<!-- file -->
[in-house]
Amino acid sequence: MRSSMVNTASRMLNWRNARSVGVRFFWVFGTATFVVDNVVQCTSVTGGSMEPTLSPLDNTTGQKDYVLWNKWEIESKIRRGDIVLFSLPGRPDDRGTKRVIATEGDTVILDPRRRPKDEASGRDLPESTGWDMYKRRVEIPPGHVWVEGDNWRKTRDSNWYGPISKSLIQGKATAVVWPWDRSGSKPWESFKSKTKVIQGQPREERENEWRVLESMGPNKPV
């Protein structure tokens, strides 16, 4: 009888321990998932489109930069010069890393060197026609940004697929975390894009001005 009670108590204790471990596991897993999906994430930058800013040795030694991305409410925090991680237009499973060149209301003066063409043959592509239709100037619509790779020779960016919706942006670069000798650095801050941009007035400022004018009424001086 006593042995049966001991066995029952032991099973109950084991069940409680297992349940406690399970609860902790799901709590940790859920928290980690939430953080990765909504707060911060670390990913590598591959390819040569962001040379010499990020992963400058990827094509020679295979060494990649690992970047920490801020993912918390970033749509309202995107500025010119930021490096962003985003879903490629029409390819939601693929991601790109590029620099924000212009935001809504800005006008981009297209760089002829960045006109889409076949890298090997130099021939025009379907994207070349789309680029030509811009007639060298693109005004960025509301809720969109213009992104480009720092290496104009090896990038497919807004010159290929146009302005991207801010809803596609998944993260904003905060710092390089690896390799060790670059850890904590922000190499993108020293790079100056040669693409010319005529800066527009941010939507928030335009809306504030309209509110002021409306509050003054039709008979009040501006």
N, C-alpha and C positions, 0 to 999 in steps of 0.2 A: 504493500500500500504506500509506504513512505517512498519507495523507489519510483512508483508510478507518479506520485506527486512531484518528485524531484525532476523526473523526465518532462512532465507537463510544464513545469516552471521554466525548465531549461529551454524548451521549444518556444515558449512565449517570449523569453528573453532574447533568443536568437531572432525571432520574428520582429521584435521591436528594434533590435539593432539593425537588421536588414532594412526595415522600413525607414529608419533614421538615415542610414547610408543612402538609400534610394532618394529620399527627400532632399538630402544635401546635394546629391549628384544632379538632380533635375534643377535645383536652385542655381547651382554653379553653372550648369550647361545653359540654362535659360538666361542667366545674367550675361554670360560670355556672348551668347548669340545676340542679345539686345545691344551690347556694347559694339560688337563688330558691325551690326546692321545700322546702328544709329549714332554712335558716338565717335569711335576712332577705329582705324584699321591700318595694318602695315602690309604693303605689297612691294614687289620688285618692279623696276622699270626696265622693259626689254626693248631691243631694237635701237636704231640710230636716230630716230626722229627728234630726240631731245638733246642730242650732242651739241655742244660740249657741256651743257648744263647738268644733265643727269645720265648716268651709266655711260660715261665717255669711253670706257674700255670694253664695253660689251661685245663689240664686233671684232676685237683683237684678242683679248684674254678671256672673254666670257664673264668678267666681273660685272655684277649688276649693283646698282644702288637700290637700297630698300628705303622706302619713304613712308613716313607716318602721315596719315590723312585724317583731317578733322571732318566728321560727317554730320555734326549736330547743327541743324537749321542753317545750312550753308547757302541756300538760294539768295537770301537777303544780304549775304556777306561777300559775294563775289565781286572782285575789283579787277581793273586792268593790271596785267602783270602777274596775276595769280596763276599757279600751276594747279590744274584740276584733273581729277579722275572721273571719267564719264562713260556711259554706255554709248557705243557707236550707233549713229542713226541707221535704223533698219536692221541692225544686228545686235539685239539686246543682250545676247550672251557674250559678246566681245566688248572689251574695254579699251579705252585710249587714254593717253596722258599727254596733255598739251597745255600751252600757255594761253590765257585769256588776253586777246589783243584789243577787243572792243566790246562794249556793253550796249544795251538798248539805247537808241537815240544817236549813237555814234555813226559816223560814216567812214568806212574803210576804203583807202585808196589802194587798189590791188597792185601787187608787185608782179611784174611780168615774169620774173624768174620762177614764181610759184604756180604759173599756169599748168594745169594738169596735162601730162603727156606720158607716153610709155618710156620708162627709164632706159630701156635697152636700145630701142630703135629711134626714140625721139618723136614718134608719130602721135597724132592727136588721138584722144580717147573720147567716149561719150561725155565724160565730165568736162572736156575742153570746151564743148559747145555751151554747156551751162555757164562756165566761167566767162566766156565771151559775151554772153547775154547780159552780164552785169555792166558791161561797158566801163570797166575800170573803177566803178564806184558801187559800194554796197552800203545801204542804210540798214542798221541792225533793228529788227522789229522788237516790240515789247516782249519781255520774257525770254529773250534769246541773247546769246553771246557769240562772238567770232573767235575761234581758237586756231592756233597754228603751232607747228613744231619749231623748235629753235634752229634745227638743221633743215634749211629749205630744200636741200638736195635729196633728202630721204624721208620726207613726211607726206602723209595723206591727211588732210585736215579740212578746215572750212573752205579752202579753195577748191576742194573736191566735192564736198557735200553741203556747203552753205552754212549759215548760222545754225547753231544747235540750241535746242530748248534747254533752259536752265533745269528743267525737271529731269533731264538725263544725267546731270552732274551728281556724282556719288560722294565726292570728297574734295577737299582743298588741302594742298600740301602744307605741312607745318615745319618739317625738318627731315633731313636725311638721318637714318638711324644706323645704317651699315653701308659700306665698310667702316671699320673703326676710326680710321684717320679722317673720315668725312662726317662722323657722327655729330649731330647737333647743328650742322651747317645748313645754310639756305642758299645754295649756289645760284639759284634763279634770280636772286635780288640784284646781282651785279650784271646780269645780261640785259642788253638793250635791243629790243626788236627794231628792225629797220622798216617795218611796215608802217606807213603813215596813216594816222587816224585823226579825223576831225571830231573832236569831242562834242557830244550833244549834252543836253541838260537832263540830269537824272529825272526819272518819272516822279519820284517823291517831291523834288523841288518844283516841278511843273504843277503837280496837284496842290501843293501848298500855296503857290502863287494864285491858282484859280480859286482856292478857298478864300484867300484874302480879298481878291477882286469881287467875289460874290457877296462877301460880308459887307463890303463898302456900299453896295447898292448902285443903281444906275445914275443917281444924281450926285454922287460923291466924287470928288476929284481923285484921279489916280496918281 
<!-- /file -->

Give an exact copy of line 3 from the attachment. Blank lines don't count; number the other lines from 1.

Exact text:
């Protein structure tokens, strides 16, 4: 009888321990998932489109930069010069890393060197026609940004697929975390894009001005 009670108590204790471990596991897993999906994430930058800013040795030694991305409410925090991680237009499973060149209301003066063409043959592509239709100037619509790779020779960016919706942006670069000798650095801050941009007035400022004018009424001086 006593042995049966001991066995029952032991099973109950084991069940409680297992349940406690399970609860902790799901709590940790859920928290980690939430953080990765909504707060911060670390990913590598591959390819040569962001040379010499990020992963400058990827094509020679295979060494990649690992970047920490801020993912918390970033749509309202995107500025010119930021490096962003985003879903490629029409390819939601693929991601790109590029620099924000212009935001809504800005006008981009297209760089002829960045006109889409076949890298090997130099021939025009379907994207070349789309680029030509811009007639060298693109005004960025509301809720969109213009992104480009720092290496104009090896990038497919807004010159290929146009302005991207801010809803596609998944993260904003905060710092390089690896390799060790670059850890904590922000190499993108020293790079100056040669693409010319005529800066527009941010939507928030335009809306504030309209509110002021409306509050003054039709008979009040501006």